While there are plenty of ways to improve the UX for your site and business, there are equally as many don’ts that you should be aware of, including:
- Keyword stuffing. With the emphasis on SEO, it’s tempting to include as many high-ranking or high-volume keywords as you can on a page. However, this does nothing to improve your UX. Keyword stuffing is harmful to your site, especially in parts of the page like the meta data and alt text sections, as both search engines and users consider this practice to be spammy.
- Slow page load times. Another pain point users have when coming to a site is slow page load times, which could cause them to leave a page and not view any others. These types of events contribute to the bounce rate of your website. A high bounce rate should tell you that your site isn’t as user-friendly as it should be.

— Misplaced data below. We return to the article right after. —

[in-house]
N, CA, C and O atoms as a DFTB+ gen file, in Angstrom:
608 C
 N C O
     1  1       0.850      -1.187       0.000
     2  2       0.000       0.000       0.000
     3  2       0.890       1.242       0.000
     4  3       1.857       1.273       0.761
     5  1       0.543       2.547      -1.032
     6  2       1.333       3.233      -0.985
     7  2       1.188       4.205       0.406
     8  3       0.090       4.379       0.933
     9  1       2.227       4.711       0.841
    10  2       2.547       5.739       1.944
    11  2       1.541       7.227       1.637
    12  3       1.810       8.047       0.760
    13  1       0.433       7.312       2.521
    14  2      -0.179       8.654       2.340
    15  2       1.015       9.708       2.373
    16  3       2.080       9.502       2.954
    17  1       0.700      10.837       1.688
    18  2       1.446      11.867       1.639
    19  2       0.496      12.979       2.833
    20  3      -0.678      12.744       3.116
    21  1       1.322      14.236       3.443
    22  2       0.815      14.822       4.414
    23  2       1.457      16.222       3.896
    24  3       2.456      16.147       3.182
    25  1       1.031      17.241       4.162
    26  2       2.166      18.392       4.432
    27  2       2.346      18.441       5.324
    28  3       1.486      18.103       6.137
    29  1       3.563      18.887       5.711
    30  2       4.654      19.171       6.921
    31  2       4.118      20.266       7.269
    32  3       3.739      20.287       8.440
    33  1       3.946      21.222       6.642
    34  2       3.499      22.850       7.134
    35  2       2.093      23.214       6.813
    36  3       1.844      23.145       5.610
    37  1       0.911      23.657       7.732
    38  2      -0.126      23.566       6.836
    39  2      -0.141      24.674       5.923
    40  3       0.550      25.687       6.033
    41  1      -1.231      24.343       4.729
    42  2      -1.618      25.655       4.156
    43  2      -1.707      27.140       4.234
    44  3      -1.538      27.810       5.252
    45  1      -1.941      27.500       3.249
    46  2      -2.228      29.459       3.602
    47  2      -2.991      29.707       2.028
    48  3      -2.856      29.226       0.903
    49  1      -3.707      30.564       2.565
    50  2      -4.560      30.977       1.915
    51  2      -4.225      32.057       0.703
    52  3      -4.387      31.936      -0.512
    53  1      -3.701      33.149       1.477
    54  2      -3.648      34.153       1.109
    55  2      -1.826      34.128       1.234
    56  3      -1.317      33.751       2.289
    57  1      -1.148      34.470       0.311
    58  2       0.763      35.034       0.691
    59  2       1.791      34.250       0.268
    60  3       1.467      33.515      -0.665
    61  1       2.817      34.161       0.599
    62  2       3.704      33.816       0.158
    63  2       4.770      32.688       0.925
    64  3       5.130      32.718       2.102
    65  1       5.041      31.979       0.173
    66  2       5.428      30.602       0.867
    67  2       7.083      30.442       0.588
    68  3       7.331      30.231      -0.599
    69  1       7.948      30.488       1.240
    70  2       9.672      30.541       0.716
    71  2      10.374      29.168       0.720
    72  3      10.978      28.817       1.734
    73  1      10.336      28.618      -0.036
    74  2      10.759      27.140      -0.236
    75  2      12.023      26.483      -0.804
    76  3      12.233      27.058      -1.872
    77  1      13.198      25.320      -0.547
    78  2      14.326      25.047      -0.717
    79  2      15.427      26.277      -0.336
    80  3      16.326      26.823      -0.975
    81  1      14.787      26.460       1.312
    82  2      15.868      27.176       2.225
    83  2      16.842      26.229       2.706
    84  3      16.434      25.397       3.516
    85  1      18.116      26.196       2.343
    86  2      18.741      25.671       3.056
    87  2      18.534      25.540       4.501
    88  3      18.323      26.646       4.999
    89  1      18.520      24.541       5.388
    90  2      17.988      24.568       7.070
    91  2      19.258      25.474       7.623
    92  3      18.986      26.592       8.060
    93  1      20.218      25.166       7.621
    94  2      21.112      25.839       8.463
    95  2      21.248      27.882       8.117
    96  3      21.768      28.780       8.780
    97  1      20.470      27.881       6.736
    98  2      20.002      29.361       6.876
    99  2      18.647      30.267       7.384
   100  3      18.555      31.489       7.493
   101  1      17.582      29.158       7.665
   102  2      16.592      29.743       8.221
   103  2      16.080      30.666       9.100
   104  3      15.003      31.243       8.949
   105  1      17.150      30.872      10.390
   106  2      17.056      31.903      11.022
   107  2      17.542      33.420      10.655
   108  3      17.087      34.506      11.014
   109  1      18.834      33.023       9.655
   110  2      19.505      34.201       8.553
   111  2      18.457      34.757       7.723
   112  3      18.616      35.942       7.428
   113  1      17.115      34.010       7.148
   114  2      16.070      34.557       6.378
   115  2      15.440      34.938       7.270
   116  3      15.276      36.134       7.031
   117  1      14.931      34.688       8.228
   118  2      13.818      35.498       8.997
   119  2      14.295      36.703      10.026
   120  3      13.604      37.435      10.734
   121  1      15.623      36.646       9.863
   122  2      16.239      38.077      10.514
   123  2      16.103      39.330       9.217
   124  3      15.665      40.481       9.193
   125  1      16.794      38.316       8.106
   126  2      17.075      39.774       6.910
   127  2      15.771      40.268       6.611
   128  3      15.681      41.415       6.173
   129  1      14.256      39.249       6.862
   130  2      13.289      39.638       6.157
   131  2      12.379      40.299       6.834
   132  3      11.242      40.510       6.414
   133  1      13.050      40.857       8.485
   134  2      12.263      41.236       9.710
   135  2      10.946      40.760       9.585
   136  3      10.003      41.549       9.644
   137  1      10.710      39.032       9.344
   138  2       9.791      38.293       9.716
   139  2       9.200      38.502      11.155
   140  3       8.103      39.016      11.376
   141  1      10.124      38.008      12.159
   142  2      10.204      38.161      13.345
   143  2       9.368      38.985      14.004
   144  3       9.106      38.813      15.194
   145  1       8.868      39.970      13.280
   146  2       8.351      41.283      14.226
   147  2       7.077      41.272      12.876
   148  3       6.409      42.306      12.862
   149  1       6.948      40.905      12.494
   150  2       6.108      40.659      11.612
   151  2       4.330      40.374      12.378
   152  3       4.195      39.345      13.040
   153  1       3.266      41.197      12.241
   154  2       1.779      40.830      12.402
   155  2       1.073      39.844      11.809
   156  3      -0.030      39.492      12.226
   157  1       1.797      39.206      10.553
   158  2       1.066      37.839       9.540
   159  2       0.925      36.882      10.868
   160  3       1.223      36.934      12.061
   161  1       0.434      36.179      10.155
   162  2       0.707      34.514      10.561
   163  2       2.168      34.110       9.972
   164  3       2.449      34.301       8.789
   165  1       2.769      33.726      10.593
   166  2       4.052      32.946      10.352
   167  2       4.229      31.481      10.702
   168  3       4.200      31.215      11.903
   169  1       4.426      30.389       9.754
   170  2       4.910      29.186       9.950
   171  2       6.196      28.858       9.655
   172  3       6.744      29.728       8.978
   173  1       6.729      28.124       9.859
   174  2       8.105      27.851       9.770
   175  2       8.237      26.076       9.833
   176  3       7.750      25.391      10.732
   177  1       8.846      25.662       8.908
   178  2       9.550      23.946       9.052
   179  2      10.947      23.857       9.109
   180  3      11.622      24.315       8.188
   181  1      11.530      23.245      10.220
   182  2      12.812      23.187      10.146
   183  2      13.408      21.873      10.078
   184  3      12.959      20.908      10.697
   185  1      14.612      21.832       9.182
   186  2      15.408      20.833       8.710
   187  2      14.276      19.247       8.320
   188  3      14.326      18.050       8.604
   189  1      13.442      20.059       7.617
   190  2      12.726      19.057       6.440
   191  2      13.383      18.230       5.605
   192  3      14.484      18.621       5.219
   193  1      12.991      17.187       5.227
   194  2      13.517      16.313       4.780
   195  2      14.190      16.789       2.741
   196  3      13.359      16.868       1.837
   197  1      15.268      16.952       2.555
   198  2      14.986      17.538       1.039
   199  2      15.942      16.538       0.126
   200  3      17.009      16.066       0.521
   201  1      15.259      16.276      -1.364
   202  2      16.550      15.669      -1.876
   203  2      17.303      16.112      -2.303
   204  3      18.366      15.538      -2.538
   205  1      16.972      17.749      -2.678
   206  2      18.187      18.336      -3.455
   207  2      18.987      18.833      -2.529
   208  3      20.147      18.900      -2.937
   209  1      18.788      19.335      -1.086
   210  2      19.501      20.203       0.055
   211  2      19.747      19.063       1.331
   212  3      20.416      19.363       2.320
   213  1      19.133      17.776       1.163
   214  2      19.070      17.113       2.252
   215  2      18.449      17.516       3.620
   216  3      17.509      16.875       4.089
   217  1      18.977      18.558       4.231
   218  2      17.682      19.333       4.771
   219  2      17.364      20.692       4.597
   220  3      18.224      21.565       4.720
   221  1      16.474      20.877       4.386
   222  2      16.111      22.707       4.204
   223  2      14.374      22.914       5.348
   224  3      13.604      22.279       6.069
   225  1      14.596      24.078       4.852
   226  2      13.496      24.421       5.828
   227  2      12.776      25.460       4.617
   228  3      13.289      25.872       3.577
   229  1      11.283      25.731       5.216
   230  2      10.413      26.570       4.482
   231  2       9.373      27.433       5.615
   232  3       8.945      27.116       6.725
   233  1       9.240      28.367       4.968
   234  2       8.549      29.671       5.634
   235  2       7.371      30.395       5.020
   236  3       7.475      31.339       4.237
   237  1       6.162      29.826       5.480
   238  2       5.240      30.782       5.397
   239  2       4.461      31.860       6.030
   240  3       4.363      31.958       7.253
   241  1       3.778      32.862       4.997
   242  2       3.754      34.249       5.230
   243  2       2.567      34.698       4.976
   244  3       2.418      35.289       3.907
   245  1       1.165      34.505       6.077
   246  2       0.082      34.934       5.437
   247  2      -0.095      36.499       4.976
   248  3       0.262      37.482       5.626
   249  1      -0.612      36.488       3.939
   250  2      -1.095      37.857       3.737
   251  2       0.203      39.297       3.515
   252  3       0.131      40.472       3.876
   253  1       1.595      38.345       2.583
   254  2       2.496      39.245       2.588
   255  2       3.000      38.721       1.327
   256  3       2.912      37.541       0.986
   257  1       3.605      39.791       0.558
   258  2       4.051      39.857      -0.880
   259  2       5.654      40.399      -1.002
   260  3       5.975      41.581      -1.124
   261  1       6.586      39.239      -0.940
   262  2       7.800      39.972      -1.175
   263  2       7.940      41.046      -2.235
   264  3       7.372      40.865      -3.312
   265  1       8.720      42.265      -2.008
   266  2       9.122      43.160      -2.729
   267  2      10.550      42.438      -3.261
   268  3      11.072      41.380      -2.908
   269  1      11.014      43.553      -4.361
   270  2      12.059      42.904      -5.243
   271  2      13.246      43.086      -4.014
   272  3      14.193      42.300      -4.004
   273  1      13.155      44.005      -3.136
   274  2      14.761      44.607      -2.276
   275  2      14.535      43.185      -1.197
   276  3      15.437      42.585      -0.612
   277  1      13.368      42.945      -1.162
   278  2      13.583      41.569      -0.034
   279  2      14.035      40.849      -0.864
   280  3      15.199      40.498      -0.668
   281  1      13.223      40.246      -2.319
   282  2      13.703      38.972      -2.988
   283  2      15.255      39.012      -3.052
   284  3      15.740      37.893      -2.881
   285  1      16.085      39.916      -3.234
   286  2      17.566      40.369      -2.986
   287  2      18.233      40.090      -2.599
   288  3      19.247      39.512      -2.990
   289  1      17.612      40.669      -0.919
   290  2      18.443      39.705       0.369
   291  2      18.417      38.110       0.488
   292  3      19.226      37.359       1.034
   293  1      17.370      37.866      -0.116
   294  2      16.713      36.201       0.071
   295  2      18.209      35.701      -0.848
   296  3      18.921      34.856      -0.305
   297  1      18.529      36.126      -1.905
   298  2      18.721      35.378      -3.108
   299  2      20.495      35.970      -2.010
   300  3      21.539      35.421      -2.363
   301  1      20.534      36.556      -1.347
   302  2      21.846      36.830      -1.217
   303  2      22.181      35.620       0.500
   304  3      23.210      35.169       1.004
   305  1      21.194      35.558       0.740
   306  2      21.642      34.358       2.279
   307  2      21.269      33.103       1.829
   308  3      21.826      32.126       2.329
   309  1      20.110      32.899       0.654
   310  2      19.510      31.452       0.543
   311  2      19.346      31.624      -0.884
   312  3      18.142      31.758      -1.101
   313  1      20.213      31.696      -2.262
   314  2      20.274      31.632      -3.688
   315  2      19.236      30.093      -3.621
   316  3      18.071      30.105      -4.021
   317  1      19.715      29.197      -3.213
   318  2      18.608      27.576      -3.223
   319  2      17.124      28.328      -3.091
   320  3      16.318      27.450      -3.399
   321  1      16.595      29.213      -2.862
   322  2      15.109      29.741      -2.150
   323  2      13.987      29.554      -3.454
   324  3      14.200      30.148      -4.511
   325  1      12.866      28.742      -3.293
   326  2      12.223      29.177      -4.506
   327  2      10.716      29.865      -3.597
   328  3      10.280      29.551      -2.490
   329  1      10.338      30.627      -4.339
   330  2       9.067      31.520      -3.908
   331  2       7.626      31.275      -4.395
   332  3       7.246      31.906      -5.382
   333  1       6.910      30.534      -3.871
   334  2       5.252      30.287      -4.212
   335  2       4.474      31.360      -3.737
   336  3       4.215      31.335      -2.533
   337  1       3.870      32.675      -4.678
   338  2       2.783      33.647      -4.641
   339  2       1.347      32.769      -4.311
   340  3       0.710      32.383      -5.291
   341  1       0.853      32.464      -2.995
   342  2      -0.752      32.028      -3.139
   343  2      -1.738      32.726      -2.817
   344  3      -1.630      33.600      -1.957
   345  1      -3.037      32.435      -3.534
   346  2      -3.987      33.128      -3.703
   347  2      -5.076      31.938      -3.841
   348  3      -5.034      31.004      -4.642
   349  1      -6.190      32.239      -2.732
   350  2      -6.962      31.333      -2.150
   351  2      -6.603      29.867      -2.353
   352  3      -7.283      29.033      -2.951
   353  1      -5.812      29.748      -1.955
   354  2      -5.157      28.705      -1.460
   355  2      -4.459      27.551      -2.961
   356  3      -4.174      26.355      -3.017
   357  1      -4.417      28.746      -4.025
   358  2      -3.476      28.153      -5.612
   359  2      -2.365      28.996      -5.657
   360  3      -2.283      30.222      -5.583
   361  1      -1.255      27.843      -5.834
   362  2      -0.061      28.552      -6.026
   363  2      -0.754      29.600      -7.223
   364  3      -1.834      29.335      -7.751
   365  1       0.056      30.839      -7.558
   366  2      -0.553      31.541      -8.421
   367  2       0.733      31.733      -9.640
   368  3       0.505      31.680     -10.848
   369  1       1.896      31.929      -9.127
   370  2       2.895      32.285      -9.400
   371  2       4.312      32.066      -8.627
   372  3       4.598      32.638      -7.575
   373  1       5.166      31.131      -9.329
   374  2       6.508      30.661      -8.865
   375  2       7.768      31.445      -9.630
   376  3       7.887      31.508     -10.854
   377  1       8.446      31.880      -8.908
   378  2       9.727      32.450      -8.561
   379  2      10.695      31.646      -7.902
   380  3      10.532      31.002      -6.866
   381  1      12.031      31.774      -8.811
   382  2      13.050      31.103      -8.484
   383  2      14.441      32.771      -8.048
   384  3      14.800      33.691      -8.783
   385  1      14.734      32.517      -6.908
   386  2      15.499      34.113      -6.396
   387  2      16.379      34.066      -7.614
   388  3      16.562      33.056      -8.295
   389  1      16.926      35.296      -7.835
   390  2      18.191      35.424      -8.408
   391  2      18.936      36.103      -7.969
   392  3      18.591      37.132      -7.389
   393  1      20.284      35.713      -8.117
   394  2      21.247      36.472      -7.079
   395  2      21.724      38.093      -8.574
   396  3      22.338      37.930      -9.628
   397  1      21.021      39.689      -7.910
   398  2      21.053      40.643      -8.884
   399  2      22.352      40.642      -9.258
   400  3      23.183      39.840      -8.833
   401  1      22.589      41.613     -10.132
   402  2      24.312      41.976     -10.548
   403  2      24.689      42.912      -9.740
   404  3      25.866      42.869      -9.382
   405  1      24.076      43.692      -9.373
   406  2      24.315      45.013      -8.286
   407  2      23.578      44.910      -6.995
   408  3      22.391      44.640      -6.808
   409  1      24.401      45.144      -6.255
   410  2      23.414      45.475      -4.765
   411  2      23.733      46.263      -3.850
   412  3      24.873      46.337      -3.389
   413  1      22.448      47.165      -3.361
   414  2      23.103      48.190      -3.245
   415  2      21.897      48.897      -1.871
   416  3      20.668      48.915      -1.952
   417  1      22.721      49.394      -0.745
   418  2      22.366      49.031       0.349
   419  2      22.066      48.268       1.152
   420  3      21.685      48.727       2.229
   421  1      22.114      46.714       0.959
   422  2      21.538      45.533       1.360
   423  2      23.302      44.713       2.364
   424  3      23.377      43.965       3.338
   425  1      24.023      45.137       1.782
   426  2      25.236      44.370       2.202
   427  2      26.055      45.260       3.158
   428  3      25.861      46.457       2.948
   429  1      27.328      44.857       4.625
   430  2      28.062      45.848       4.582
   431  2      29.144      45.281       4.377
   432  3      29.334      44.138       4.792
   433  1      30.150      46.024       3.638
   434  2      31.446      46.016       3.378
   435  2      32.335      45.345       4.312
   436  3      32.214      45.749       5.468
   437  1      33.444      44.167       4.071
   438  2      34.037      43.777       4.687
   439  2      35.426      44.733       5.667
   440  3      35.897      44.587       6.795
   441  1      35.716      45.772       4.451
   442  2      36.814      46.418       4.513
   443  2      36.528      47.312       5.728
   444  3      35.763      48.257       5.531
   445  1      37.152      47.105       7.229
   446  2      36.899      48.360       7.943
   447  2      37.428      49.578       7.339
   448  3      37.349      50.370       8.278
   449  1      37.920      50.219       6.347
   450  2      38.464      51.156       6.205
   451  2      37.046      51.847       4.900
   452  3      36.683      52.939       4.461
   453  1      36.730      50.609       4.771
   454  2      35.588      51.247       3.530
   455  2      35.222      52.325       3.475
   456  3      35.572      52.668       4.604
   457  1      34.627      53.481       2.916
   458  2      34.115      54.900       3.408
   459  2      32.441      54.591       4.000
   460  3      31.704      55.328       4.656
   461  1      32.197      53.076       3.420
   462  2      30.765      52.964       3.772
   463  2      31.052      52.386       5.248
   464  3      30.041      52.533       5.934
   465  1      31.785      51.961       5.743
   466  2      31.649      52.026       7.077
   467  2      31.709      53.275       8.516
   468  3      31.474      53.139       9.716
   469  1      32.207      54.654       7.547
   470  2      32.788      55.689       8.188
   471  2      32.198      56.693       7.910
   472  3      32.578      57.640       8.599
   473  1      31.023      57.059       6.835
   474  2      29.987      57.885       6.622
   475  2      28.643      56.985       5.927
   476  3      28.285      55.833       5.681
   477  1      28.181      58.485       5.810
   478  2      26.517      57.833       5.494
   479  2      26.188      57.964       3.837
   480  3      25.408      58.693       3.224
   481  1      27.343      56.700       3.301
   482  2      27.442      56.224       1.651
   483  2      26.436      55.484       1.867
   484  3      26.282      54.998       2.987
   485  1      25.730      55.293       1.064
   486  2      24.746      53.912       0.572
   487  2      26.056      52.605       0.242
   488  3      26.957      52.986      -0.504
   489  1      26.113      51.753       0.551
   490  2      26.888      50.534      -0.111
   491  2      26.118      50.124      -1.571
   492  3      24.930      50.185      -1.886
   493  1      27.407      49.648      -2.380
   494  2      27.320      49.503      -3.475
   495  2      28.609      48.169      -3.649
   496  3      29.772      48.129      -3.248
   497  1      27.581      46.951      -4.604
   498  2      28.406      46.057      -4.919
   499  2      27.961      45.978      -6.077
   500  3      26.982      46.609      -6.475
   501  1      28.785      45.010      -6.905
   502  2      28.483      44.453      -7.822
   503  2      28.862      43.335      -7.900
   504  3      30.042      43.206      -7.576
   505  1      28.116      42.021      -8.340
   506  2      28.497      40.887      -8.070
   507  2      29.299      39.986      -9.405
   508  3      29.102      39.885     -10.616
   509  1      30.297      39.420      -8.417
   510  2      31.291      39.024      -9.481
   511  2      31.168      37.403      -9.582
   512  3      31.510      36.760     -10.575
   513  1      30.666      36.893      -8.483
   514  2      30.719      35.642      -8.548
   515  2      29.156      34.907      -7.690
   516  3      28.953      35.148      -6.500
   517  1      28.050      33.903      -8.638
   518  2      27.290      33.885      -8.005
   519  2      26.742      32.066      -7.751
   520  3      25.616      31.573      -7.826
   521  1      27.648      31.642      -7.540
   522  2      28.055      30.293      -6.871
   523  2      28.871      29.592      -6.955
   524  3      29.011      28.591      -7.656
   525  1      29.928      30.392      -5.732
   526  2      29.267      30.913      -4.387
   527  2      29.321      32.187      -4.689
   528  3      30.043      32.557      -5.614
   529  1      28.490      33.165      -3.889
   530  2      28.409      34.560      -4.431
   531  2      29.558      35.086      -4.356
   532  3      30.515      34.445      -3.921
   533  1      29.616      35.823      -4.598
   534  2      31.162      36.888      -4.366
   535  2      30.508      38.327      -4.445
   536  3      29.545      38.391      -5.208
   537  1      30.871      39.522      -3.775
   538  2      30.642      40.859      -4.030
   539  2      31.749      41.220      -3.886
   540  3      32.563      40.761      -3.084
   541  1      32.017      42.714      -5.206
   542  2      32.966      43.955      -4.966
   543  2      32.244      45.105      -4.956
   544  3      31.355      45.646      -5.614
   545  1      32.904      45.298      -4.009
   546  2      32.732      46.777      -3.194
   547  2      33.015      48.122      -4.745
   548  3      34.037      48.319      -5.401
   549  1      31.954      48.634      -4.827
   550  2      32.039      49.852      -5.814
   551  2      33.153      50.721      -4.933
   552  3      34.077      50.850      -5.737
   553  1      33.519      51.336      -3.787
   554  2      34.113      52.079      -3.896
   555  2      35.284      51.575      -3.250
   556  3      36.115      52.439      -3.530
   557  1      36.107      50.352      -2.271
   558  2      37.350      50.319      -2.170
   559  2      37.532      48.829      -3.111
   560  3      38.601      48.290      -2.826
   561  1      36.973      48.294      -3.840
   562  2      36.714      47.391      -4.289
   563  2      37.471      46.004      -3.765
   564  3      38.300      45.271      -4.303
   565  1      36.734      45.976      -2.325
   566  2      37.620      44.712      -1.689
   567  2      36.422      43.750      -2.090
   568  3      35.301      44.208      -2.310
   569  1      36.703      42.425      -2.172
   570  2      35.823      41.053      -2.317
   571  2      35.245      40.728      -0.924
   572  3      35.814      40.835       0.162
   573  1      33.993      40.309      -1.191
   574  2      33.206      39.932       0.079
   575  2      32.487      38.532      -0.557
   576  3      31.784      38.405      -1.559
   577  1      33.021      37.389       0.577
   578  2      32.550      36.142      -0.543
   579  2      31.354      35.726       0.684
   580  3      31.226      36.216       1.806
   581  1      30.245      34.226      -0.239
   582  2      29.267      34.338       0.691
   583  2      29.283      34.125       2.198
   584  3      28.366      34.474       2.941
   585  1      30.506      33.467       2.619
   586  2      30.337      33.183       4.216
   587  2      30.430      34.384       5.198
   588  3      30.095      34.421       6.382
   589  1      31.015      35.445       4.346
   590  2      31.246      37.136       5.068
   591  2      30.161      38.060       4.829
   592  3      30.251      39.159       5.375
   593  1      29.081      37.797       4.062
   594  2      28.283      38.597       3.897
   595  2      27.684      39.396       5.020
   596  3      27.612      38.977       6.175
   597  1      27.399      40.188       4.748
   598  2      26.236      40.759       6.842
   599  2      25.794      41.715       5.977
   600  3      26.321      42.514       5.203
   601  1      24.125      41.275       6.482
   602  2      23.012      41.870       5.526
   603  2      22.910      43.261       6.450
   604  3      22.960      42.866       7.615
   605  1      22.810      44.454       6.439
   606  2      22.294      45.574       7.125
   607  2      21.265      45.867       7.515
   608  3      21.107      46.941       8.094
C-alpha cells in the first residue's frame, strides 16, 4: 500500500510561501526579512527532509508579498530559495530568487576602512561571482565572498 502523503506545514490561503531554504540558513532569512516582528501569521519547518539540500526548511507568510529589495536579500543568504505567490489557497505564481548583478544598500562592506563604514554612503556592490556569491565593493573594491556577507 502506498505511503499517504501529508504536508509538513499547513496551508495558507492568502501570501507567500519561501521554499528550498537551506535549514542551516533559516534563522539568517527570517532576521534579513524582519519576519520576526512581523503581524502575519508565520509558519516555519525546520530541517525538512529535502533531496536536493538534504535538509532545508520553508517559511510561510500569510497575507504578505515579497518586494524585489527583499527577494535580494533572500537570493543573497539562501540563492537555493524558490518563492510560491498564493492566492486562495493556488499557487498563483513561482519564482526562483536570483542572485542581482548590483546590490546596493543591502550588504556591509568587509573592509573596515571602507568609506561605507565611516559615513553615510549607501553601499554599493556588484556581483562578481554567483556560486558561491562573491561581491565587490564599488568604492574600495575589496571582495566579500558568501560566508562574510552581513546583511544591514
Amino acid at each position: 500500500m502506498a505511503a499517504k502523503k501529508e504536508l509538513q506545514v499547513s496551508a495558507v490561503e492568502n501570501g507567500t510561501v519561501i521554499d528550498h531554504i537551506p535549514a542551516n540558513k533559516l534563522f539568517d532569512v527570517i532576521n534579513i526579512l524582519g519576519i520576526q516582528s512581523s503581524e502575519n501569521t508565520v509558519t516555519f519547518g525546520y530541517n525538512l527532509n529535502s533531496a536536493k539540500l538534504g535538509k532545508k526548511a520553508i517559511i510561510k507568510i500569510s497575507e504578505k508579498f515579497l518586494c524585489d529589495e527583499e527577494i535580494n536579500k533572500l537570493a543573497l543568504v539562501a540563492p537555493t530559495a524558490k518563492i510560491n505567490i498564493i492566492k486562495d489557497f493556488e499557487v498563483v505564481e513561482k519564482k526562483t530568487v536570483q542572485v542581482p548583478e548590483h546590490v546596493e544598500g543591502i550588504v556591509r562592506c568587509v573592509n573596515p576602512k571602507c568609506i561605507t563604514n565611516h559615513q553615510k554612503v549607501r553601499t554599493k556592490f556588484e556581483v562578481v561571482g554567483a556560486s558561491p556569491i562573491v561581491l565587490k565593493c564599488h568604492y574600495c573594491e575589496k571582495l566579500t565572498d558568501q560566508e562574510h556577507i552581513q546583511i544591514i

- Fail to measure website metrics. To make sure your site is on track for excellent UX, track quantitative results like bounce and conversion rates, according to Portent. If users are not staying on your site for long or are not converting from leads to customers, it’s time to reassess your goals and overhaul your UX website design.
To ensure effective SEO and equally as good UX, remember these key takeaways:
- UX and SEO work hand in hand to influence your website’s search engine rankings by focusing on users first, not bots.
- A great user experience requires organization, hierarchy, linking, keywords and more.
- Don’t follow outdated SEO practices that make it hard for users to navigate your site, such as keyword stuffing.
- Track your website’s performance and modify your SEO and UX goals as needed to achieve key metrics.